First of all, I wish I didn't read the introduction for this edition (NYRB Classics), because it gave away some major plot points, so warning to all those who have that same edition!
This short novel was interesting; two young American children crashed in the desolate Australian outback on their way to Adelaide and must somehow survive a long journey to the nearest civilized place. They eventually come across an Aboriginal boy, who feels a sense of obligation to help the children survive in this (to them) harsh and unfamiliar environment. I couldn't help but wonder how much research, if any, the author did into the culture and customs of the Aboriginal boy he depicts. He certainly knows the landscape of the Australian desert; his descriptions of the flora and fauna are quite lovely.
It's also interesting to note the time period in which this was written; originally published in 1959, and with the American children hailing from South Carolina, they (especially the older sister) are hindered by their learned prejudices and biases against anyone with skin darker than theirs.
In all, I did enjoy this book, and it did elicit some deeper thoughts and questions about colliding worlds, life, and death.
The Log Cabin: An Illustrated History by Andrew Belonsky
I, like many Americans, am enamored with the idea of a log cabin in the mountains, hot cup of tea in my hand, wrapped in a cardigan. But how did we get to this point of "cabin chic"? How did the log cabin, once looked down upon as the dwelling of poor people and vagrants, become a giant symbol of American patriotism and pioneering? Andrew Belonsky's book traces the history of the log cabin from the first English settlers in Jamestown (who, in fact, did not introduce the log cabin to America; that would be the Finns and the Scots-Irish) to the campaign-boosting origin stories of hopeful presidents, to the Disney-fied theme park attractions, and finally to the fashionable aesthetic we see today. It was certainly very interesting to examine the history of America through the history of a structure, and I learned quite a bit while reading this book (the historical pictures throughout helped). He even managed to end on a hopeful (and self-admittedly schmaltzy) note about the resiliency of America - much like the log cabins that still stand today.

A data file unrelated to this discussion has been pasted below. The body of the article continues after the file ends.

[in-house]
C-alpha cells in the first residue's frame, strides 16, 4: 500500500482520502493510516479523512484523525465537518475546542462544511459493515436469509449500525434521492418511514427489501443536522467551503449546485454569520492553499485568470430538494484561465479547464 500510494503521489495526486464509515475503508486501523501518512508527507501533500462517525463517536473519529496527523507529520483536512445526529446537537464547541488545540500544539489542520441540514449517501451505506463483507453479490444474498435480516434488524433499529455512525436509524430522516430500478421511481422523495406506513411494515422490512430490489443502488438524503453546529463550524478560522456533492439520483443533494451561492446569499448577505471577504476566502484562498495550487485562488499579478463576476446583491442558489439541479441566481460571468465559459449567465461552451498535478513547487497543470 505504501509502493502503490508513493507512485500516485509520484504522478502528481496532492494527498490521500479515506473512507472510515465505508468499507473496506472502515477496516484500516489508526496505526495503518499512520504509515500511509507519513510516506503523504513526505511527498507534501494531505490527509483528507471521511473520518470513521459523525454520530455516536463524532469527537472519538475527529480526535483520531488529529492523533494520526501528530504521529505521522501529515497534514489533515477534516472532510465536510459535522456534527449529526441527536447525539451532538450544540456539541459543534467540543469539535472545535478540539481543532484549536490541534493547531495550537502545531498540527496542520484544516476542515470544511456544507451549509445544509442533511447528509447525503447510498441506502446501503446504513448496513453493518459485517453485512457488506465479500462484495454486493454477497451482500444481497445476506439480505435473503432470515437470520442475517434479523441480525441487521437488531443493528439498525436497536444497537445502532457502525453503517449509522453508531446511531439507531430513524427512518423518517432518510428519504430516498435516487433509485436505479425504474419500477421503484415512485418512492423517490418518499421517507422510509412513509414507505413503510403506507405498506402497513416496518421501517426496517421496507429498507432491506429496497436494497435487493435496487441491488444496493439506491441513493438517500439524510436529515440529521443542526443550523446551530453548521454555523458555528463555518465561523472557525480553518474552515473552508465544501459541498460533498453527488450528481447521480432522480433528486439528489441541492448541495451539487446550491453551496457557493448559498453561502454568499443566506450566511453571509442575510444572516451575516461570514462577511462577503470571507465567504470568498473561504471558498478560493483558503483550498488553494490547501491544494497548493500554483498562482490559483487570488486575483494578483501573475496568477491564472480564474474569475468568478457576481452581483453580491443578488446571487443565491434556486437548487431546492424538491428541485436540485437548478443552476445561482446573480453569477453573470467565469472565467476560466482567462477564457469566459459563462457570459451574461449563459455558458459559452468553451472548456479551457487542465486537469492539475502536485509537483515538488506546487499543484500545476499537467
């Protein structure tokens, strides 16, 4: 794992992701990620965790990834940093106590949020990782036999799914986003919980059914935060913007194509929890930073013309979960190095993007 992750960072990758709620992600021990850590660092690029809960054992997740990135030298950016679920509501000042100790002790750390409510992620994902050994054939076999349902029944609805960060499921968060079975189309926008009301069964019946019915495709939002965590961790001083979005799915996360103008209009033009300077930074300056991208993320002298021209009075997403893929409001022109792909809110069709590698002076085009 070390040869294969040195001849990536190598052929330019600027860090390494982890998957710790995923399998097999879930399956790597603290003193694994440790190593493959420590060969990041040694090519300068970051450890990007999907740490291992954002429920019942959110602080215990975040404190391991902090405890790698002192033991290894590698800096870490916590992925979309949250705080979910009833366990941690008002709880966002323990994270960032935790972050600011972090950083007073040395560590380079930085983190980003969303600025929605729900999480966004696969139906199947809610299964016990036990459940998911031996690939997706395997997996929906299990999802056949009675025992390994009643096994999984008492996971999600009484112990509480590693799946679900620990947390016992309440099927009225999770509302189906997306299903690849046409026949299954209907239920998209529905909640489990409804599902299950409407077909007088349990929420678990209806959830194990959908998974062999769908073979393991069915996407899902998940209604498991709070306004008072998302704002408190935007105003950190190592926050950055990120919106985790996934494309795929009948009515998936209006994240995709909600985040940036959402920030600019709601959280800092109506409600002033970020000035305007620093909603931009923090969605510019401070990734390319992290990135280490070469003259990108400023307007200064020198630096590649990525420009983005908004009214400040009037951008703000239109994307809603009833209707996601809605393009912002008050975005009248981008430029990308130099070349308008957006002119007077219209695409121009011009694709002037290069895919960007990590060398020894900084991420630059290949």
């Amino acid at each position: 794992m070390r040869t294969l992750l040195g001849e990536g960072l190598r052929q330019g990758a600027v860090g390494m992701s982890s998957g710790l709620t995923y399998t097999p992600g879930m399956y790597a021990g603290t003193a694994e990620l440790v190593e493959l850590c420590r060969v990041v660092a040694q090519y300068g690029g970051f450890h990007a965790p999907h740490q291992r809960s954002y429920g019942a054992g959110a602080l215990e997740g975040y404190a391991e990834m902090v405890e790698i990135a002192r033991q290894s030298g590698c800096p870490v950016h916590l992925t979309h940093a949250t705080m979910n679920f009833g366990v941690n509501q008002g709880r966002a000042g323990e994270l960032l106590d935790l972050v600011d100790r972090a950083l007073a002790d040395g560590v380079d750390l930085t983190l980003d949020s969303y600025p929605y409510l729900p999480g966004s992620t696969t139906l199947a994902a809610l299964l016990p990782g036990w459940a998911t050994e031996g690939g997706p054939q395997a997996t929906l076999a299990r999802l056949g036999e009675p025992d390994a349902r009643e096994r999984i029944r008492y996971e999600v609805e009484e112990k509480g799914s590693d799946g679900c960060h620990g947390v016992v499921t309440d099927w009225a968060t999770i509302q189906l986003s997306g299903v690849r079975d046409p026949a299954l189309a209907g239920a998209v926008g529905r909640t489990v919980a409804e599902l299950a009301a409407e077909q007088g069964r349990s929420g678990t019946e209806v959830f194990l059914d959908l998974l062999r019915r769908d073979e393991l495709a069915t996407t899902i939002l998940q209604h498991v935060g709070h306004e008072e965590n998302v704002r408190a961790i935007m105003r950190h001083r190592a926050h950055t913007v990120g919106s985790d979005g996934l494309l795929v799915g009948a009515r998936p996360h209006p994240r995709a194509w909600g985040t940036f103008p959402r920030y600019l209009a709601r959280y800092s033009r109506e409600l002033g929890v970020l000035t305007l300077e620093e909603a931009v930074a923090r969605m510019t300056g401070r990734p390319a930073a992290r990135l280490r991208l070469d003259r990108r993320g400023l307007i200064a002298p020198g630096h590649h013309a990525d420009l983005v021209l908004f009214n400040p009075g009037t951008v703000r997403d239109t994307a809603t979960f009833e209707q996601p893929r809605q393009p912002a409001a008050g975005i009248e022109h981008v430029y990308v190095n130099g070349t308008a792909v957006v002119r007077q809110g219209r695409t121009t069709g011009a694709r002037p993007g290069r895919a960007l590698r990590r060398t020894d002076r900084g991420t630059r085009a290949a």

My only complaint is that sometimes the modern, trendy speak Belonsky peppers in (#haters, natch, etc.) is jarring, and not really necessary. But that did not take away my enjoyment of reading this book!
I am at the point where I never read an introduction before I read the book - most of them are just essays on the book - wonderful, insightful and full of spoilers. This book sounds interesting.
>14 kaylaraeintheway: I enjoyed What We See When We Read when I read it. I really liked the design of it.
>18 AnnieMod: I've found the same thing. I used to always read introductions but I got really tired of it starting to explain the entire plot so I now just skip them.
>19 ELiz_M: I got Walkabout and like 10 other nyrb books in one go a while back; it's so easy to pick and choose when they all sound so interesting!
>20 valkyrdeath: >21 mabith: Thanks! So far so good with reading from my own shelves
>22 fannyprice: You'll definitely enjoy Log Cabin if you loved At Home (hmmmm I should read that one...)
>23 dchaikin: Yes they were! The Log Cabin was a very recent acquisition, but it still counts as I got it at the (very end of) 2017. It feels great knowing that I have read such interesting things from my own shelves, and I'm really looking forward to see what else I "discover"
Like a River Glorious by Rae Carson
It's been almost a year since I read "Walk on Earth a Stranger", the first book in Rae Carson's Gold Seer series, and I was worried I would have some trouble remembering characters or events that happened in that book. However, Carson does a good job with subtly reminding the reader of the people and things that came before, so I was able to jump right into "Like a River Glorious" (side note: I love the titles she's chosen for her books). Leah Westfall and her ragtag group of friends (the ones who survived the dangerous wagon train journey out west, anyway) have set up claims in Glory, California and formed the beginning on their own little town. Thanks to Leah's "gold sense" (she's able to detect and summon gold, a very handy power to have during the Gold Rush), she and her friends become quite prosperous. But of course, good things can't last, and eventually Leah's murderous, douchebag uncle finds her and keeps her and a couple of her friends captive at his mining operation. What follows is a desperate plan to learn what horrors are being committed there in the name of gold, and how Leah and her gang can can stop them from happening. Rae Carson does not shy away from depicting the atrocities that were done against Native Americans and Chinese immigrants, which I think is a good thing (historical fiction, even when tinged with fantasy and magic, should not skirt around the shameful aspects of U.S. history).